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300 Years of Growth

James Span (1763-1773)

Merrion SquareJames Span was elected Lecturer in Botany as successor to William Clements on February 12, 1763. On the same day he was also elected to the Chair of Chemistry. This was despite the fact that holding two teaching chairs at the same time was strictly forbidden by Acts of Parliament. Span had been elected a scholar in 1752, and had taken his B.A. degree in the spring of 1754. He was admitted a Licentiate of the College of Physicians in September 1768, and elected Fellow in the following May. Span is recorded to have cultivated a small botanical garden on the campus but its location is unknown. He appears to have been popular with his colleagues in the profession, if one may judge by the following lines, published shortly after his death by Gilborne:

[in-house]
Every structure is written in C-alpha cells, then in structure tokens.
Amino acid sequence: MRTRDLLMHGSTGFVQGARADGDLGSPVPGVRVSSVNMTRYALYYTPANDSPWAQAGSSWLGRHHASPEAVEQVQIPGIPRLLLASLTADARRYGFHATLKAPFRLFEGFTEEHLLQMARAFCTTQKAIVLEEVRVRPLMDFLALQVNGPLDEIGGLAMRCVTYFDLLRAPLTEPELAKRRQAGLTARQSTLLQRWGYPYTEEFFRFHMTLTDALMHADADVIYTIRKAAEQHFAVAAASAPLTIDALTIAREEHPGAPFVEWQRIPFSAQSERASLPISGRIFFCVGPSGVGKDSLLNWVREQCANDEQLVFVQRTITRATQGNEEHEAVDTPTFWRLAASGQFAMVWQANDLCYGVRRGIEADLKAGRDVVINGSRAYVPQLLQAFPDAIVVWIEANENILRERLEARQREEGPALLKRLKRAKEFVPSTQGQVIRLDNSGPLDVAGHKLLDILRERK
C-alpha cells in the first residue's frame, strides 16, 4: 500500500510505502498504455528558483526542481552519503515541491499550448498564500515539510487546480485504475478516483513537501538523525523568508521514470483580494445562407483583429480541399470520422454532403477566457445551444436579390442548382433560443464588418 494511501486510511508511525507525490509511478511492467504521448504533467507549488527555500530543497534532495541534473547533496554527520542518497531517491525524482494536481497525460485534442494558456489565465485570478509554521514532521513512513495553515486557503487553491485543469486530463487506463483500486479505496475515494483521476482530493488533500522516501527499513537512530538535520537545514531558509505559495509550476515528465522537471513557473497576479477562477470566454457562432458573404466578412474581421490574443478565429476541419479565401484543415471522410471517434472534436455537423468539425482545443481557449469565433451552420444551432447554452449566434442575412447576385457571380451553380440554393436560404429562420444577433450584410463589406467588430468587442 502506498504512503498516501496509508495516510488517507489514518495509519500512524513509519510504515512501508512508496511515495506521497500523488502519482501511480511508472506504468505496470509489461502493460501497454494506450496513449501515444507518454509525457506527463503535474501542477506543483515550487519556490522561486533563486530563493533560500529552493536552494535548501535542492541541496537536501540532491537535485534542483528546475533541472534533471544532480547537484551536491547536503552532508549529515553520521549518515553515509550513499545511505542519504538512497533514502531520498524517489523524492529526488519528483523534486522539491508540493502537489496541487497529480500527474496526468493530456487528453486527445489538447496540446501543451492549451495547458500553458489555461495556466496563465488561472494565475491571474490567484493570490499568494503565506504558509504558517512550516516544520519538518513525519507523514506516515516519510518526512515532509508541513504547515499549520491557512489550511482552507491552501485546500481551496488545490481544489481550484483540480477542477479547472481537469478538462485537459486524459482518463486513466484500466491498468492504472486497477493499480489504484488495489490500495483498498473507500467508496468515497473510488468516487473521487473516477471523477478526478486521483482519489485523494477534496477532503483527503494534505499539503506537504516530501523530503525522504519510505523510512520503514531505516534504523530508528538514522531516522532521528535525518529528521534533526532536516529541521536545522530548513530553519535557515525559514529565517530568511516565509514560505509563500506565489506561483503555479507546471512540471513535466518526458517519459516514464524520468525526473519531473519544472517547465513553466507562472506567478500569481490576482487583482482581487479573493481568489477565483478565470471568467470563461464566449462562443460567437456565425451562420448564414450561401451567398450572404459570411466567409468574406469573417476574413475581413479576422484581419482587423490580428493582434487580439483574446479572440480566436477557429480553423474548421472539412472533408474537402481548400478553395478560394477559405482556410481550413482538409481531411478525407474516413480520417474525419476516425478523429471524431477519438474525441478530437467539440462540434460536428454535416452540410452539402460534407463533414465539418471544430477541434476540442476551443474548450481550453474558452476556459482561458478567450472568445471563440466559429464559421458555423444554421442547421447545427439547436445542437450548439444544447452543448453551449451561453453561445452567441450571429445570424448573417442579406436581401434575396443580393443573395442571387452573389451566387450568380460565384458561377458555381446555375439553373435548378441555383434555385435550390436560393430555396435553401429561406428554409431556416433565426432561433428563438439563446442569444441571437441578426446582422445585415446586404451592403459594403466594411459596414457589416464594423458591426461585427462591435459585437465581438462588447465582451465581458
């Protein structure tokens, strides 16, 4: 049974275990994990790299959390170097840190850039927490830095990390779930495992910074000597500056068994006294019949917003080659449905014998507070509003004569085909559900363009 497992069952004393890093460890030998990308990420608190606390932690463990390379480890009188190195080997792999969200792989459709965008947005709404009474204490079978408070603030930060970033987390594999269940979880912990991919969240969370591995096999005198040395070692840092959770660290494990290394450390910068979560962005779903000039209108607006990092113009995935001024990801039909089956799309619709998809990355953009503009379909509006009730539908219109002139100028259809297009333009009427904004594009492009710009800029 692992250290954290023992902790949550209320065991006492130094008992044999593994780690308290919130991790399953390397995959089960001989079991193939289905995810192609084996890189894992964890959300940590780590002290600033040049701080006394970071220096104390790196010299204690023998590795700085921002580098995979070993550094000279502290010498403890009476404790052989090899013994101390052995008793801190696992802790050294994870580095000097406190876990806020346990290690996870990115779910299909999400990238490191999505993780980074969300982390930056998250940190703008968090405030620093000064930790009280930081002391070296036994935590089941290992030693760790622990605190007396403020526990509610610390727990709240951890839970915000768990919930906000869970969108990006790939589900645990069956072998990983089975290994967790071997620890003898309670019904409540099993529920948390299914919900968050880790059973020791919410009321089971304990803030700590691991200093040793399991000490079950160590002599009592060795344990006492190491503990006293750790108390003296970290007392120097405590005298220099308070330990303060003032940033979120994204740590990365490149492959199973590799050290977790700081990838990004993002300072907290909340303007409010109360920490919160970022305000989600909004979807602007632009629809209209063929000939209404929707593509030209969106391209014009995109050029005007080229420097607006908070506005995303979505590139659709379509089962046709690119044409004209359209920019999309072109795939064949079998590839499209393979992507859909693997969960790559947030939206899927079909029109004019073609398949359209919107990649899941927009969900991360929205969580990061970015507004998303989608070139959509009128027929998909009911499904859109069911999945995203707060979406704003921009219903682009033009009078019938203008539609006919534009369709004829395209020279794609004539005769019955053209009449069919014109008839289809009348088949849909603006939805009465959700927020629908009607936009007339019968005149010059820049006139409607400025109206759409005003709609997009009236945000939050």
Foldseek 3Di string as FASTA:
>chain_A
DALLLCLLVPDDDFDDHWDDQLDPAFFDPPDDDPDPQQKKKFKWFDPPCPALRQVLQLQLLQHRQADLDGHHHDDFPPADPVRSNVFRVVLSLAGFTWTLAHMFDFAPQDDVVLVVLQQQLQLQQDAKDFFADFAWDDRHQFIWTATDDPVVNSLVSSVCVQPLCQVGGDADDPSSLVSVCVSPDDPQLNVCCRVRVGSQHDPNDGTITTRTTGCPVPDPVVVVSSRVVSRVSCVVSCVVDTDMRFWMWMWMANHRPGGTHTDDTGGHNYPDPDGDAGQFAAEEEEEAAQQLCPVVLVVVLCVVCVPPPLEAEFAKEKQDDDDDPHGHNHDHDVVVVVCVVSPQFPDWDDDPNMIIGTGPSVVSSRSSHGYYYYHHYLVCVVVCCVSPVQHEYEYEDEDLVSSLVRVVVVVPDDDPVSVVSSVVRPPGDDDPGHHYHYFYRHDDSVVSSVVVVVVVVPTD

James Span shakes off the mortuary Gloom, His bright endowments still retain their Bloom ; On Earth lamented, and admir'd above, His lovely Virtues made him dear to Jove : Daisies and Roses spring where'er He treads, Tulips and Lillies rear their drooping heads ; Nor do Plants sensitive his Touch avoid, Who for Man's good had all his Thoughts employ'd.

Span died in 1773, and his Botany post was filled by the appointment on September 25, 1773 of Edward Hill


T. Percy C. (Thomas Percy Claude) Kirkpatrick: History of the medical teaching in Trinity College, Dublin and of the School of Physic in Ireland


Last updated 24 February 2011 by